Until this discovery came about, the main methods used in this field have been the **Quantum Monte Carlo methods (QMC) and Compression approaches**, both of which are numerical techniques. Nevertheless, these methods are **not capable **of solving some relevant regimes such as the exact ground state (minimal energy state) properties of strongly interacting fermions (particles with half-integer spins) and the dynamical properties of high dimensional systems. And it is precisely in this article where it is shown that ANNs have a lot to say in some of these scenarios which are out of reach of numerical approaches.

ANNs are **computational models **which have the ability to find patterns in a set of data and to reproduce that learned behavior. The basic idea was introduced by Warren McCulloch and Walter Pitts in **1943**, but it wasn't until the 2000s that significant developments were made. Nowadays, they are used in all sorts of **areas **like economics, speech recognition, image recognition, data analysis, etc. They are formed by **computational neurons**, similar to their biological namesakes in the fact that the output information of one neuron is the input of another neuron. These are in turn organized into different layers, each of which carries out a specific function. As a general structure, ANNs have an **input layer **(which receives the input data), a **hidden layer **(which weighs the inputs, sums the weighted inputs and passes the weighted sum through an activation function), and an **output layer **(which returns the outputs).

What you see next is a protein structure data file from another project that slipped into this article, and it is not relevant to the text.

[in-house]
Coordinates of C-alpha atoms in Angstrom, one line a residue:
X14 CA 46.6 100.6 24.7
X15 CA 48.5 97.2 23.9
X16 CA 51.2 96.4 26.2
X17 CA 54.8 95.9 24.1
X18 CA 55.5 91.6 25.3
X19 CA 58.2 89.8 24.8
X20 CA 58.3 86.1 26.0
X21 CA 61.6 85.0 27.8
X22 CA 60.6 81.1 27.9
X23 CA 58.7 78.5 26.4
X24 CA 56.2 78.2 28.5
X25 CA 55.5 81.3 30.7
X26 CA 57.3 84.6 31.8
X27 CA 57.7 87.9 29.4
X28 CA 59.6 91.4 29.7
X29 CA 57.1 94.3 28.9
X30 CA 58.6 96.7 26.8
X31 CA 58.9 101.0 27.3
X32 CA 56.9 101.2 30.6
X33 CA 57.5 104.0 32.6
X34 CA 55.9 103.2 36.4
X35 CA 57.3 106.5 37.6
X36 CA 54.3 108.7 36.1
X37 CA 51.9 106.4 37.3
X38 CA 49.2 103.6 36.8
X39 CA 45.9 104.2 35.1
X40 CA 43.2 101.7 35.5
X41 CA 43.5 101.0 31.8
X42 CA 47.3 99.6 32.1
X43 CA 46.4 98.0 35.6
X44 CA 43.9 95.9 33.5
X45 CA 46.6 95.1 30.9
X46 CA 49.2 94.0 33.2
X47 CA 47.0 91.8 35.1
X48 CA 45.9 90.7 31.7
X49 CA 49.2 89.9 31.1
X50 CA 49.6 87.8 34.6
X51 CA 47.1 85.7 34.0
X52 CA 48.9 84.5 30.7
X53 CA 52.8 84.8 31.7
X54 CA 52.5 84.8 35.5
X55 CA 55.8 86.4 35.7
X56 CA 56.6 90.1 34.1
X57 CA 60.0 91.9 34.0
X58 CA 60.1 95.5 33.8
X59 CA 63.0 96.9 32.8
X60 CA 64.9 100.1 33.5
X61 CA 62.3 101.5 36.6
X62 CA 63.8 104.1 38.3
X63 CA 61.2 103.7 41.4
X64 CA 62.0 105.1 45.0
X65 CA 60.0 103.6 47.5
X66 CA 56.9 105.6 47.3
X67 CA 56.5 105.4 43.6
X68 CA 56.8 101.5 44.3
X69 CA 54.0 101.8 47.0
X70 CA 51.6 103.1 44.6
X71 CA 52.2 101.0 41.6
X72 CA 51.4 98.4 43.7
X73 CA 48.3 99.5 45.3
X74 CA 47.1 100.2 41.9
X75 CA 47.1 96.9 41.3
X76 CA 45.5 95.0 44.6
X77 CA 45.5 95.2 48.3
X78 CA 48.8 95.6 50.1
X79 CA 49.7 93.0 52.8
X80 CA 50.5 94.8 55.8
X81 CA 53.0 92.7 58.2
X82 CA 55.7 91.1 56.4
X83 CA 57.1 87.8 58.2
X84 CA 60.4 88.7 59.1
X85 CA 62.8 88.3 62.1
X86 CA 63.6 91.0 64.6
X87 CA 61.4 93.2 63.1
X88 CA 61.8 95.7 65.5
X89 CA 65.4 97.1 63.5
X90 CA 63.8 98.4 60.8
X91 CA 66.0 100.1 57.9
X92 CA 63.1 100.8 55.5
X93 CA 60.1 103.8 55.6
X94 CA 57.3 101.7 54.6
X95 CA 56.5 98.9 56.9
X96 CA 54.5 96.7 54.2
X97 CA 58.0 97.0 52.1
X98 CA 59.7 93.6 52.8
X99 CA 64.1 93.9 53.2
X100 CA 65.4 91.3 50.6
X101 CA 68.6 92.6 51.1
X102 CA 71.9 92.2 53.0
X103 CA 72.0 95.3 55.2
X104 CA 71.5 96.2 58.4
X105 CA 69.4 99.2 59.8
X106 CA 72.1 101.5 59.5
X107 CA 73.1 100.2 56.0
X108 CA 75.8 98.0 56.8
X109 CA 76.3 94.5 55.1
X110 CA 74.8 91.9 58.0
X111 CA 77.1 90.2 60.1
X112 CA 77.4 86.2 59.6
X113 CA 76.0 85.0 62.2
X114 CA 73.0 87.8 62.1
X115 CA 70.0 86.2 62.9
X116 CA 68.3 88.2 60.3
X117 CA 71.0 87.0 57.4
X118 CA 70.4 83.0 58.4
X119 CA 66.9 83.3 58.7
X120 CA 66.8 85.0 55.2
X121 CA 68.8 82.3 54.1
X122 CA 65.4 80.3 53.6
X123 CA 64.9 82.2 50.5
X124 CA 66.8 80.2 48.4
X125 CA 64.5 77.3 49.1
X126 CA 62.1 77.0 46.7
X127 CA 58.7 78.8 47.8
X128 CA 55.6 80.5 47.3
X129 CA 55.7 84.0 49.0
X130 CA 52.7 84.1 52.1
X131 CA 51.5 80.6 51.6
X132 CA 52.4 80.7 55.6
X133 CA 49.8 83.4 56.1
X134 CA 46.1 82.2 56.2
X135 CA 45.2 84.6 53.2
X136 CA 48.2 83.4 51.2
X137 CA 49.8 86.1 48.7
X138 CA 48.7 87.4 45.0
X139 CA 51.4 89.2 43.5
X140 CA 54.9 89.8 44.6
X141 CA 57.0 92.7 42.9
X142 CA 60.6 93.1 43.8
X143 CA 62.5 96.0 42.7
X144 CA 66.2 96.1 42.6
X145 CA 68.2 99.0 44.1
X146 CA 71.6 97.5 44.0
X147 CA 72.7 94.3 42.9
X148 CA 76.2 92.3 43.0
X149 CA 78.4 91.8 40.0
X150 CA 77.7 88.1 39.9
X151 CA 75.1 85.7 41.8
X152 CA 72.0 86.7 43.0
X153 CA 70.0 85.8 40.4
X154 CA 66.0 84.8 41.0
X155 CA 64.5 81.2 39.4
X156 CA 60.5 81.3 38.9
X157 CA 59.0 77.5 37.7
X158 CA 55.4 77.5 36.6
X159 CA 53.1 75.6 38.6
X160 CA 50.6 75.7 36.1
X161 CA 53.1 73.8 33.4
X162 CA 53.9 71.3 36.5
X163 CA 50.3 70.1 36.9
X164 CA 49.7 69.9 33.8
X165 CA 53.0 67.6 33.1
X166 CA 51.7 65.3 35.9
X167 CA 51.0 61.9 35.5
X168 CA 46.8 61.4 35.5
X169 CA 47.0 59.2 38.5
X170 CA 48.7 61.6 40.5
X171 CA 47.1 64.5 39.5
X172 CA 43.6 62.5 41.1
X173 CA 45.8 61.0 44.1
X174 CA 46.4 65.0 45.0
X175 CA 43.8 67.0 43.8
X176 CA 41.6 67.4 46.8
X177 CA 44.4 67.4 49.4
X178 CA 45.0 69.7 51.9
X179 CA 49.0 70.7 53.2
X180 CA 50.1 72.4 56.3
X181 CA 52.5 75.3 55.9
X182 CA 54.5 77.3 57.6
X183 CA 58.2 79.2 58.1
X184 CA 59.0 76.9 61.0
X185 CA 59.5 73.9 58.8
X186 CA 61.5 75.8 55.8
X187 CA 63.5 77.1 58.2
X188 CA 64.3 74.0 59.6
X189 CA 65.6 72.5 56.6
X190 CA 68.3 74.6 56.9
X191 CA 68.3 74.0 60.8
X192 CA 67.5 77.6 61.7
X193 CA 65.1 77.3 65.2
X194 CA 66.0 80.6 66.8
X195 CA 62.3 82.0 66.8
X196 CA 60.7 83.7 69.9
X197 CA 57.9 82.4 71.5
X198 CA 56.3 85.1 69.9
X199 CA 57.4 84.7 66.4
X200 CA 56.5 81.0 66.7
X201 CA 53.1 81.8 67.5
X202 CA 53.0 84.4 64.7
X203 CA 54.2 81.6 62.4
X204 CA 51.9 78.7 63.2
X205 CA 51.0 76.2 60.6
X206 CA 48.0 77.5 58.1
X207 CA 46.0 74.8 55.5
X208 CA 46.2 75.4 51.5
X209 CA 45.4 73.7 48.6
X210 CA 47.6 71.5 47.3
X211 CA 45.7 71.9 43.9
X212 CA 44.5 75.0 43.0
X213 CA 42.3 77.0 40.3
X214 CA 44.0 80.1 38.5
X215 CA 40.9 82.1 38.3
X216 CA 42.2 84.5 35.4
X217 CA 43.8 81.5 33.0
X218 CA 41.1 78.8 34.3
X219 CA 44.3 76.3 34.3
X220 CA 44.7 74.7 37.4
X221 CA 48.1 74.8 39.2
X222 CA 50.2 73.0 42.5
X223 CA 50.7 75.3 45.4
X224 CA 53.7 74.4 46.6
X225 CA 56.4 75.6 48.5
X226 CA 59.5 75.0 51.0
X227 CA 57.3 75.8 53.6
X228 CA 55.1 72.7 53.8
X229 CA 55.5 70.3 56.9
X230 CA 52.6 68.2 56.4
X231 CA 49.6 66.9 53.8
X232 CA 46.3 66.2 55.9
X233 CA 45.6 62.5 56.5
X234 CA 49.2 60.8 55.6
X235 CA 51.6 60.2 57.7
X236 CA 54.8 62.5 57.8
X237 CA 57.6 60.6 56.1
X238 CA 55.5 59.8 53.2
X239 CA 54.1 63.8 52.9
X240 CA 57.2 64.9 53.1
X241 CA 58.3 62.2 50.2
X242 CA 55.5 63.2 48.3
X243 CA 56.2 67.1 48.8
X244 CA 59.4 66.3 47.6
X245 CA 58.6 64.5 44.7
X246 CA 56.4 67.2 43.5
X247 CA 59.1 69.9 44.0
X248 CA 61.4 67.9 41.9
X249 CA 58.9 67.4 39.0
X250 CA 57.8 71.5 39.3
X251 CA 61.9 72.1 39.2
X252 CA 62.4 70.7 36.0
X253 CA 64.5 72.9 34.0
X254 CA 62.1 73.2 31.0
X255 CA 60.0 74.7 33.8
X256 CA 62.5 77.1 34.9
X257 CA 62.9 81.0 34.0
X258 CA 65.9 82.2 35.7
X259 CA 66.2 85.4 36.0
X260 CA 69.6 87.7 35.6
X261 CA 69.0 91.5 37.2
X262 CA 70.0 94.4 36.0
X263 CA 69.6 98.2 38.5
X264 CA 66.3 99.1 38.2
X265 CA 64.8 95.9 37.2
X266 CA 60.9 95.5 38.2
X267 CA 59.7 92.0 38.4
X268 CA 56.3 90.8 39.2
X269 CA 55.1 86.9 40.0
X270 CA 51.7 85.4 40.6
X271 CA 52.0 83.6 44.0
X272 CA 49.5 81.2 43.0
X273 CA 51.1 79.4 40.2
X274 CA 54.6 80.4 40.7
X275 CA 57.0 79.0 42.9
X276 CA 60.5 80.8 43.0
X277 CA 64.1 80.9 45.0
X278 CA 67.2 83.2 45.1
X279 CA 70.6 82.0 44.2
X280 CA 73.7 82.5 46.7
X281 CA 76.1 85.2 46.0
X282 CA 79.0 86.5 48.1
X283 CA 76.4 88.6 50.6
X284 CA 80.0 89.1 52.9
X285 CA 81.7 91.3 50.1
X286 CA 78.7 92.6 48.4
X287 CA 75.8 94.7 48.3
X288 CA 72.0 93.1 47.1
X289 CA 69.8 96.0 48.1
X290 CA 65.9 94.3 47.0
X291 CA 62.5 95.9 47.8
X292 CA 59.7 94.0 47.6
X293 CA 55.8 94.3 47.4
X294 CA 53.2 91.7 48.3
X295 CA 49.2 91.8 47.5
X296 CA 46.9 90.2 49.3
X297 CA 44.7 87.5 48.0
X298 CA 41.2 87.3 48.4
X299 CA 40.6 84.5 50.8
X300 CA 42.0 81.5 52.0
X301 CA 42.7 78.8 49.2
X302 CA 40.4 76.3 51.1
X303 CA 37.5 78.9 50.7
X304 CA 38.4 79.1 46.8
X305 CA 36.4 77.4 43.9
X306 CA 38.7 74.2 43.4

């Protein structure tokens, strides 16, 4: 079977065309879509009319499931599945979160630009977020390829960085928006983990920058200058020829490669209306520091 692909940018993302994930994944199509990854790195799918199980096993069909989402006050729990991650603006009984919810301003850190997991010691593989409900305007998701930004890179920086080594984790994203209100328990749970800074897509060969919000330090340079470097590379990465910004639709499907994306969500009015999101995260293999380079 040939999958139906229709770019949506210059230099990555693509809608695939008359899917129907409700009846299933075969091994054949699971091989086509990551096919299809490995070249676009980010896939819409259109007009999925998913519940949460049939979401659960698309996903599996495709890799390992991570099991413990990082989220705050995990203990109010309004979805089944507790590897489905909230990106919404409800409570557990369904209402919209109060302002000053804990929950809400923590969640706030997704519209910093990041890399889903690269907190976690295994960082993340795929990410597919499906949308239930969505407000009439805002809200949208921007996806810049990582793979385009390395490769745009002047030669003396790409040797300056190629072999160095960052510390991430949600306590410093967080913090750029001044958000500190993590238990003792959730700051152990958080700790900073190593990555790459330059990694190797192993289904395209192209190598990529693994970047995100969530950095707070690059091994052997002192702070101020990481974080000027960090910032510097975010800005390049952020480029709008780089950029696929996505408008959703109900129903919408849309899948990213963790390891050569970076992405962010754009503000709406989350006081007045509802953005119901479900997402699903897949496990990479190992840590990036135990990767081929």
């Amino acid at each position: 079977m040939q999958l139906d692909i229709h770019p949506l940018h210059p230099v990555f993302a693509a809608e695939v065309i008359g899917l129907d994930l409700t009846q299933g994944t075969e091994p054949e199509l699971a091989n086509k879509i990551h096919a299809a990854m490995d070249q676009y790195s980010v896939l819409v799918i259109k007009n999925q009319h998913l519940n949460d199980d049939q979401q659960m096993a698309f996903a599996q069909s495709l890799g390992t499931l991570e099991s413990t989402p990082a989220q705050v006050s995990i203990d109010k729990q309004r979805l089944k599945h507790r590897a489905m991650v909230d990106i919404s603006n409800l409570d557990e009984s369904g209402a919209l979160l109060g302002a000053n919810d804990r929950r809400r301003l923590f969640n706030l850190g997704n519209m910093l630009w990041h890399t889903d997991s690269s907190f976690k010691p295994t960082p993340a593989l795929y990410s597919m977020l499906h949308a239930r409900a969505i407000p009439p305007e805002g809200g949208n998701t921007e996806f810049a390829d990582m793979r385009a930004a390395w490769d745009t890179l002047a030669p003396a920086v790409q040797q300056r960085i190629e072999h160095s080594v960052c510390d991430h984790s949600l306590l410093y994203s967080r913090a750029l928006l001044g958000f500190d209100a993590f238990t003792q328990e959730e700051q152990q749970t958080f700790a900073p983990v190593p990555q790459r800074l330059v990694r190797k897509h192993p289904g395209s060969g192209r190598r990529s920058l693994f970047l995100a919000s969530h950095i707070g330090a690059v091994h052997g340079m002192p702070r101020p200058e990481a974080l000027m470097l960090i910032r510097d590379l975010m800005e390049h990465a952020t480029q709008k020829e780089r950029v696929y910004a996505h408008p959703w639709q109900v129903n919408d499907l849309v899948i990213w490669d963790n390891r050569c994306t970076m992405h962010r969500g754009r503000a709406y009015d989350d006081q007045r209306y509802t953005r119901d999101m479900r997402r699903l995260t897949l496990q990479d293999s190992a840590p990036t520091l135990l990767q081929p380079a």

Two of the advantages of representing the wave function with ANNs are that the **accuracy **of the predictions increases as we increase the number of neurons in the hidden layer, and that the representation can conserve the **symmetries **of the system. The mathematical foundations of why neural networks have this ability to represent extremely complicated systems are, in fact, the **representability theorems**.

The way in which these neural networks "learn" in this specific investigation, is by **reinforcement learning**. This is a type of machine learning based on maintaining a balance between the **exploitation **of known patterns, and the **exploration **of new possibilities for a better long-term knowledge of the system. The ANN optimizes its weighting parameters after each iteration to minimize the error of the prediction. This reduction of the quantum information allows **Schrödinger's equation **for a many-body system to be solved with a low computational cost and with a high level of accuracy for both ground-state (minimal energy state) properties and out of **equilibrium dynamics**. This is shown with the representation of two prototypical **spin models **(Ising and Heisenberg) in 1D and 2D. In 1D, the accuracy of the ANN approach is the same as the best current methods (like MPS representation), but with way fewer parameters, while in 2D, on the other hand, the accuracy is the best reported to date.